• Social Media Toolbox
• Social Media, the classroom and the First Amendment
• JEA online ethical guidelines



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A Teacher’s Kit for curing Hazelwood

Posted by on Jan 7, 2013 in Blog, Ethical Issues, Hazelwood, Law and Ethics, Legal issues, News, Projects, Scholastic Journalism, Teaching | 0 comments


by Megan Fromm
January 13, 2013, we commemorate a bittersweet milestone in scholastic publications history: the 1988 Supreme Court ruling in Hazelwood v. Kuhlmeier. This decision institutionalized censorship in most public schools in America, and our students have been publishing in its shadow ever since.


This month, JEA’s Scholastic Press Rights Commission seeks to re-engage teachers, students, administrators and local media in a discussion about Hazelwood’s deleterious effects on civic education and scholastic journalism. Similarly, the Student Press Law Center’s “Cure Hazelwood” campaign is aimed at making the public aware of Hazelwood’s ill effects on our nation’s schools. Together, we hope to encourage administrators and policymakers to reconsider a stifling decision that has long plagued our education system.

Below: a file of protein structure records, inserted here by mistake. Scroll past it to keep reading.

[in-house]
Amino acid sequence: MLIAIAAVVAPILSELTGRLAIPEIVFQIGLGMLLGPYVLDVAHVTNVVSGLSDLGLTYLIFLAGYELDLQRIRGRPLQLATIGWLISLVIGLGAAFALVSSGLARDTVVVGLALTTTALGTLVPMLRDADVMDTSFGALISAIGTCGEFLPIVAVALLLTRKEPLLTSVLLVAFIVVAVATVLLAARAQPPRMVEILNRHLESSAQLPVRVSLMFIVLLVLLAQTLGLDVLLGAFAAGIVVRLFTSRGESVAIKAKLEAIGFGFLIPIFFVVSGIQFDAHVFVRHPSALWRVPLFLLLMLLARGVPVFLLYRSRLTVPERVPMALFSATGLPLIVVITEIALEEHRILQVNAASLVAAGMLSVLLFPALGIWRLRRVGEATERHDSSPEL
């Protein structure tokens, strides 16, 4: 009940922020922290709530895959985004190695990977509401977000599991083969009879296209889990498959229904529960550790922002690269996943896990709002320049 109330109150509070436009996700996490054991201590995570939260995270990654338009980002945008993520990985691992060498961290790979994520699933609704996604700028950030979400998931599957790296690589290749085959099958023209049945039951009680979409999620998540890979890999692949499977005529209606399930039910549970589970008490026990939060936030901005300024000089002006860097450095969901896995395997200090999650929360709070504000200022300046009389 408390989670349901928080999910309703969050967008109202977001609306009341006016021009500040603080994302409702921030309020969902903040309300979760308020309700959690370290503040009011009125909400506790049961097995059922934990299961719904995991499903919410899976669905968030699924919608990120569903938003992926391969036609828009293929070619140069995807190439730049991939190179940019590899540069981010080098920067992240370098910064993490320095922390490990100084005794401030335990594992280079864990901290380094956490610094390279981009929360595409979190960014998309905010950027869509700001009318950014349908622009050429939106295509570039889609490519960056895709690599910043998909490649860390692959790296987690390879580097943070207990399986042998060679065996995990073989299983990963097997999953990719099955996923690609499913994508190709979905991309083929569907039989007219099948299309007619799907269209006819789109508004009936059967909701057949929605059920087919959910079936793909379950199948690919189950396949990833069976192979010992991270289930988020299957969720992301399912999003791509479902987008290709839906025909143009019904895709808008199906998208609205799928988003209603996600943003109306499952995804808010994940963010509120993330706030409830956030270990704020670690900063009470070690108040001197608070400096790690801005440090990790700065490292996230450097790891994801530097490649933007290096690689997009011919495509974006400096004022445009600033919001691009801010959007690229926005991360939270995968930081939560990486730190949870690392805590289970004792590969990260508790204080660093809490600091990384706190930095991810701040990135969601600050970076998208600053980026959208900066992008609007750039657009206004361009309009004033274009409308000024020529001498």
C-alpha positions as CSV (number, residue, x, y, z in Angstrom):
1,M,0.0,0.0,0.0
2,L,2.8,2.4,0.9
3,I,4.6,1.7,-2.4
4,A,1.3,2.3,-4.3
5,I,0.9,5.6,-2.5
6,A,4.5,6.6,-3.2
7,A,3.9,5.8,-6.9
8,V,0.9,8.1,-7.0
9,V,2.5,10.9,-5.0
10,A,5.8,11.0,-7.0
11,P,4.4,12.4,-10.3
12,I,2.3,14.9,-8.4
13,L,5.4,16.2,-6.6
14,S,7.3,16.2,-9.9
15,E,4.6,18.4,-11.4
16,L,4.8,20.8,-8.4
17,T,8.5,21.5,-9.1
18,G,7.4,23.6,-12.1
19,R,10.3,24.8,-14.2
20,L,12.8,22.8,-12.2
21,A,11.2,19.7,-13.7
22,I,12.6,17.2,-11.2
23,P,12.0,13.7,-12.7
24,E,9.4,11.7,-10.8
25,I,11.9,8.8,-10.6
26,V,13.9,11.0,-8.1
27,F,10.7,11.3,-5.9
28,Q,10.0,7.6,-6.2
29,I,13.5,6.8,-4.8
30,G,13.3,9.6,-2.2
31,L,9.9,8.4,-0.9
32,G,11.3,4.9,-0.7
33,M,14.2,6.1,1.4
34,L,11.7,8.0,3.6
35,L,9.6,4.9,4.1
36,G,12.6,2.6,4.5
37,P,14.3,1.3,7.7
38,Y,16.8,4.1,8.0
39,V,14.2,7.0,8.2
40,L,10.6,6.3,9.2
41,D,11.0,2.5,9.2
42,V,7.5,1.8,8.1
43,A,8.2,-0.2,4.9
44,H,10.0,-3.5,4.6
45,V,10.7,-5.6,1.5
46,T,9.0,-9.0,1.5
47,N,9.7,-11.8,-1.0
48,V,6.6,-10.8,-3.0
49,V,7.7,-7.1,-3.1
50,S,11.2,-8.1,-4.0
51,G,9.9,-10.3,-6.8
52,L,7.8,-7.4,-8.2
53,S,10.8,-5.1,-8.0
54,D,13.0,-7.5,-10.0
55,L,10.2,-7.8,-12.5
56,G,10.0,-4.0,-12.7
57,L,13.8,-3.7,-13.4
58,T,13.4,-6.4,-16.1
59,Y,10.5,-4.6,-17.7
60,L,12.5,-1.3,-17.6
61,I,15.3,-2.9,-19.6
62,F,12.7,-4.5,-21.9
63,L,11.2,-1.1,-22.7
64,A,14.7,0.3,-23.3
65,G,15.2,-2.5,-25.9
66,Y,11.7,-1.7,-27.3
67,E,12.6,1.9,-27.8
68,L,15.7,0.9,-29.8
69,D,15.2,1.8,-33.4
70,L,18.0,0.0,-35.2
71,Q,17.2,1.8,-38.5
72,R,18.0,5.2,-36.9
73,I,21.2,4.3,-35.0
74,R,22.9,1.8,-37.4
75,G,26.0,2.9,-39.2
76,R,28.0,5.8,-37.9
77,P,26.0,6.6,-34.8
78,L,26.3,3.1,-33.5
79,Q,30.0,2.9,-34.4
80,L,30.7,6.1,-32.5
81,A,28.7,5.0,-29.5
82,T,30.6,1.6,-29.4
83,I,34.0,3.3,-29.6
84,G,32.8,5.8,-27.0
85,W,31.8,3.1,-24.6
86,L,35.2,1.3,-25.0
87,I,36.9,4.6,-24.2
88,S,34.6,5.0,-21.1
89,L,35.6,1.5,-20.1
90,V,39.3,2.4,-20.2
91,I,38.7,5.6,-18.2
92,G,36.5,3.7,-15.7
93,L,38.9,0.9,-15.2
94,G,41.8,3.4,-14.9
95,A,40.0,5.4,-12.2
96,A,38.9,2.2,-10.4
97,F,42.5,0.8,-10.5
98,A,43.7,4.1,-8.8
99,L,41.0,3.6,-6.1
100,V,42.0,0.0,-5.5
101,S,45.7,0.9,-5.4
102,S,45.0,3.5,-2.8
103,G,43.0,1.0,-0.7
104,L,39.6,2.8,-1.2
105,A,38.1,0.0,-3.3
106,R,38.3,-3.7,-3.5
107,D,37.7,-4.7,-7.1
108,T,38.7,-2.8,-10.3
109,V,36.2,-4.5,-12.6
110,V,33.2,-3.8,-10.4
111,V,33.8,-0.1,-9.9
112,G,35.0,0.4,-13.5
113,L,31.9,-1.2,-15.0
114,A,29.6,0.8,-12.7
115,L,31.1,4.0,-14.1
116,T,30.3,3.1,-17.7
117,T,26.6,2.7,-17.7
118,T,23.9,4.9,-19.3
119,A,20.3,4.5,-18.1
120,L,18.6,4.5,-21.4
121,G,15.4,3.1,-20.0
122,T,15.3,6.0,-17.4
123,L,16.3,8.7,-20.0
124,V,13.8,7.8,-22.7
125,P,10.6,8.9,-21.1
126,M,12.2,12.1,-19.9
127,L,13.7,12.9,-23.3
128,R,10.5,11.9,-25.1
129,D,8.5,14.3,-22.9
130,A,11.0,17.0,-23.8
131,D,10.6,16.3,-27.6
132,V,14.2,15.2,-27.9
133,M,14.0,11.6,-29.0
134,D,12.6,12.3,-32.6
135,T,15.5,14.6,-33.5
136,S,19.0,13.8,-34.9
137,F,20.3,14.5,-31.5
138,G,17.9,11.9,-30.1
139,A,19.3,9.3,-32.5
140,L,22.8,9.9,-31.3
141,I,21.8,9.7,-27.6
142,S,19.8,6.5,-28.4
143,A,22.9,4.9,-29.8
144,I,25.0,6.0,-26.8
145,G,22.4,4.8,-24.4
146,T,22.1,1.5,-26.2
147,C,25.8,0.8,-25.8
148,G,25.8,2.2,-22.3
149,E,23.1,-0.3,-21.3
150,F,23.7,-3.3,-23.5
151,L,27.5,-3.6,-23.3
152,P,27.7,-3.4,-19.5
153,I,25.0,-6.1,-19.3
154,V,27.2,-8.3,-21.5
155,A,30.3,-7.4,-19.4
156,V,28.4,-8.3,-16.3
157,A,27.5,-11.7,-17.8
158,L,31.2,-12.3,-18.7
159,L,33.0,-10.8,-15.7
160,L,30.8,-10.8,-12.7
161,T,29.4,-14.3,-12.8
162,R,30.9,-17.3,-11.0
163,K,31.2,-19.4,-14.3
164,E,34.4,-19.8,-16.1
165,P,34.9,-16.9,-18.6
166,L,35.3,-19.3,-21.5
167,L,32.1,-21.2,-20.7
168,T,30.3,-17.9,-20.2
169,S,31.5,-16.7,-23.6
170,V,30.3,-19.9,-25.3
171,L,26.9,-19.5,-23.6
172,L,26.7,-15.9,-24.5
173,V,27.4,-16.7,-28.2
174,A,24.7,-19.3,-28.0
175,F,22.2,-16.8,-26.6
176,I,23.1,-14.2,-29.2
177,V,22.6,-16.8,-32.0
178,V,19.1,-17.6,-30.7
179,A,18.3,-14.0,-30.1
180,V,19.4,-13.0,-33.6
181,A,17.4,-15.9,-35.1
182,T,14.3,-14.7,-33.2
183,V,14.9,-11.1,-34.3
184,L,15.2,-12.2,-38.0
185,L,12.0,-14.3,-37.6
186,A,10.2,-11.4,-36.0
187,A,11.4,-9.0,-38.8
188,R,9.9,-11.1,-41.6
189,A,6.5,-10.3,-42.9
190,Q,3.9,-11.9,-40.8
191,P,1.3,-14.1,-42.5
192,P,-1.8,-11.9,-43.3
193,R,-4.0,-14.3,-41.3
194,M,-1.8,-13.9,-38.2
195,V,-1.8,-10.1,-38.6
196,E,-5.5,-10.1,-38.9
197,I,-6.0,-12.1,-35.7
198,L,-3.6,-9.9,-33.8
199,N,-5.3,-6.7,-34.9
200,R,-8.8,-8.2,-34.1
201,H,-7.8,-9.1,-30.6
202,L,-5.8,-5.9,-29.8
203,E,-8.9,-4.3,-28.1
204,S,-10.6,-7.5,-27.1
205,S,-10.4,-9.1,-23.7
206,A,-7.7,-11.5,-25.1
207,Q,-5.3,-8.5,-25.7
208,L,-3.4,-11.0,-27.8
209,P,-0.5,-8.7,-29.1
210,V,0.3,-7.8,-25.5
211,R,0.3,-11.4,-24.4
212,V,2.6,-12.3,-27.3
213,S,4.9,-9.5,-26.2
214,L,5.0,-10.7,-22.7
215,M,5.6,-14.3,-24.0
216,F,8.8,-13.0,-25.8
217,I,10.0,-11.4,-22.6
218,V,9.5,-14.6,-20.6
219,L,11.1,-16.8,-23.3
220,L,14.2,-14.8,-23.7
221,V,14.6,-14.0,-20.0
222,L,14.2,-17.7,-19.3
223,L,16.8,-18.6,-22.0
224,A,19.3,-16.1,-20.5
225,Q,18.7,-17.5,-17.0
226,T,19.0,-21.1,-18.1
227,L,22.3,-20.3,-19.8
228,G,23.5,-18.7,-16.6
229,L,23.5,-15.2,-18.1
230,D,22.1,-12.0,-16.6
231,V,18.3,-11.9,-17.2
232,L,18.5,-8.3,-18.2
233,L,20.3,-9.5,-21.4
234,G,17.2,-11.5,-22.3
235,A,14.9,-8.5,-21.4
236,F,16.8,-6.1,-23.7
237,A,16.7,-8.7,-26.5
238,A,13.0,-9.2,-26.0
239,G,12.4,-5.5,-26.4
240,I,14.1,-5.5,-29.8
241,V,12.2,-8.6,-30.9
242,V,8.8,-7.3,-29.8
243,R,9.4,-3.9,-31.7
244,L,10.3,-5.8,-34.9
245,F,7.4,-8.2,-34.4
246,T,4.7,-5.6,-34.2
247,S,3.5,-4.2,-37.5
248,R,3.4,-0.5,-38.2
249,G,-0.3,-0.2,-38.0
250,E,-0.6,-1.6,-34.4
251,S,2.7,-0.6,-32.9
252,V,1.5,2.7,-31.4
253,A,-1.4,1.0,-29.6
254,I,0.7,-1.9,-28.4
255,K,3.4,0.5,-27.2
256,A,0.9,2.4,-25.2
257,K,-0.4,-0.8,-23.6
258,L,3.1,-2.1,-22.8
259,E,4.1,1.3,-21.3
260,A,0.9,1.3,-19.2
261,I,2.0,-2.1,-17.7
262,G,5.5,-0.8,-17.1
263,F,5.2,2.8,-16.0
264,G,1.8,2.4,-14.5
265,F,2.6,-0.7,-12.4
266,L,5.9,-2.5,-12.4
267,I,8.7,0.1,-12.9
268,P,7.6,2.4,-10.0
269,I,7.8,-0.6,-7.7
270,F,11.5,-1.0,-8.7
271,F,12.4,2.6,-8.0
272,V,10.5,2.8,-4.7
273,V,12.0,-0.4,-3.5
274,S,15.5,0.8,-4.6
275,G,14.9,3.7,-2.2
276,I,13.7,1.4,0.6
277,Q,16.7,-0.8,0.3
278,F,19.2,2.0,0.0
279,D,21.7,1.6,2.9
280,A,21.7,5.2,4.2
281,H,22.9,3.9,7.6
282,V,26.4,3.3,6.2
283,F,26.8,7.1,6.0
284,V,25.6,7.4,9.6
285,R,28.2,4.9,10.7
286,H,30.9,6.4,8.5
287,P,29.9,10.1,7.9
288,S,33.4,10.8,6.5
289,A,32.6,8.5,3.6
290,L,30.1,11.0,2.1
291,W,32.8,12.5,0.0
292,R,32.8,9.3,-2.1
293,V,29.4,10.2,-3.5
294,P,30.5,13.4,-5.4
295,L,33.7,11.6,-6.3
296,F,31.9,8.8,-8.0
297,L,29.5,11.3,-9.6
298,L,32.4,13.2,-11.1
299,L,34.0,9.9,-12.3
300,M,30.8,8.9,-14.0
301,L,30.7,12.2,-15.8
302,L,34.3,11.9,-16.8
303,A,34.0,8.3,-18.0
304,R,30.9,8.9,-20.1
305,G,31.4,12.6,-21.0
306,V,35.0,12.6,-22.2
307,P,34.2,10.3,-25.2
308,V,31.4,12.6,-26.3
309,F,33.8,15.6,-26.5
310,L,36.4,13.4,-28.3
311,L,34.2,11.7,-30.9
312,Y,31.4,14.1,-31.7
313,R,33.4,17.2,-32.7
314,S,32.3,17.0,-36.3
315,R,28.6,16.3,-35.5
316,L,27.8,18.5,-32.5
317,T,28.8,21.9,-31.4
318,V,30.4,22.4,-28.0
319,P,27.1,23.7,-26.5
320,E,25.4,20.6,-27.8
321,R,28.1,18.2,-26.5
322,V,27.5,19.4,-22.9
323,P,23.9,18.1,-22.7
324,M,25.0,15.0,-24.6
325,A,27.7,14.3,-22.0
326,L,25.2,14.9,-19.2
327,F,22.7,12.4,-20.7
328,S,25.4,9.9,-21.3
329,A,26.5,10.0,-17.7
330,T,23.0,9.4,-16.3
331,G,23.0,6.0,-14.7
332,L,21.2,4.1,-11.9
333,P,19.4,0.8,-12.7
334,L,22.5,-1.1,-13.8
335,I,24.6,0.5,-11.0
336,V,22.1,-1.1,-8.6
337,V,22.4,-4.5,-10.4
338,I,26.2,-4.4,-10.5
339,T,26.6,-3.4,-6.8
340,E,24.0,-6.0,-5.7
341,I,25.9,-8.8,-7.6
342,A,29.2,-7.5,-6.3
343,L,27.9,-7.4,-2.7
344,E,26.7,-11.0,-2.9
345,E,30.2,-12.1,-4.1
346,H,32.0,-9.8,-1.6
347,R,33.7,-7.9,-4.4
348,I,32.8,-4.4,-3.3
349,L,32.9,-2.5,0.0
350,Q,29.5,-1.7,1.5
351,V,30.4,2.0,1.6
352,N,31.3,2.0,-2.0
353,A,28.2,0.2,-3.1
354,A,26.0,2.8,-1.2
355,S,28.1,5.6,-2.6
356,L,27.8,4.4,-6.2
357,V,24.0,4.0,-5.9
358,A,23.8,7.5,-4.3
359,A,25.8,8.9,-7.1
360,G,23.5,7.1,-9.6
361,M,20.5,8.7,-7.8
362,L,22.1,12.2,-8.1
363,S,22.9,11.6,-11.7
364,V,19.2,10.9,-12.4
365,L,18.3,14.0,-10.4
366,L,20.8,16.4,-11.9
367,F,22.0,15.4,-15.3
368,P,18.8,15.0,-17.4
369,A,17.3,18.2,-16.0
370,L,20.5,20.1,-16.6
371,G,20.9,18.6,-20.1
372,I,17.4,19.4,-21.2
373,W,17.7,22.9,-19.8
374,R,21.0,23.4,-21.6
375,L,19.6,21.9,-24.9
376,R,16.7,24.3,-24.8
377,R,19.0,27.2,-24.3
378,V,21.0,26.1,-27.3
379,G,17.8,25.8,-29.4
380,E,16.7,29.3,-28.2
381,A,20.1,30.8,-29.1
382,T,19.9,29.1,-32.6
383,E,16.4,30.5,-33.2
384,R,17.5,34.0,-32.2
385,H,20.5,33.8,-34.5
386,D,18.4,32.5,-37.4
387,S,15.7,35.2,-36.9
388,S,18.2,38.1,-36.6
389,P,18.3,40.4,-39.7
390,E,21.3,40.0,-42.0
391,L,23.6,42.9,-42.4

We hope you will use, during the coming weeks, our Teacher Kit with resources, lesson plans, and calls to action to energize your students and staffs to learn more about—and ultimately take action against— Hazelwood.

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Students, the First Amendment and the Supreme Court

Posted by on Dec 29, 2012 in Blog, Hazelwood, Legal issues, News, Projects, Scholastic Journalism, Teaching | 0 comments


by Jan Ewell
Permission granted to use at will for non-commercial purposes

The Bill of Rights and Schools

The First Amendment, along with the rest of the Bill of Rights, became the law of the land in 1791, but 216 years later in 2007 Supreme Court Justice Clarence Thomas wrote in Morse v. Frederick, “As originally understood, the Constitution does not afford students a right to free speech in public school.”hazelwoodcolor

Thomas was an originalist, one who interprets the Constitution and the Bill of Rights according to what the Founding Fathers—the original authors—intended.  Public education was virtually non-existent at the time. Thomas says the Founding Fathers did not intend the Bill of Rights to limit the power of schools and were not specifically concerned about the rights of public school students.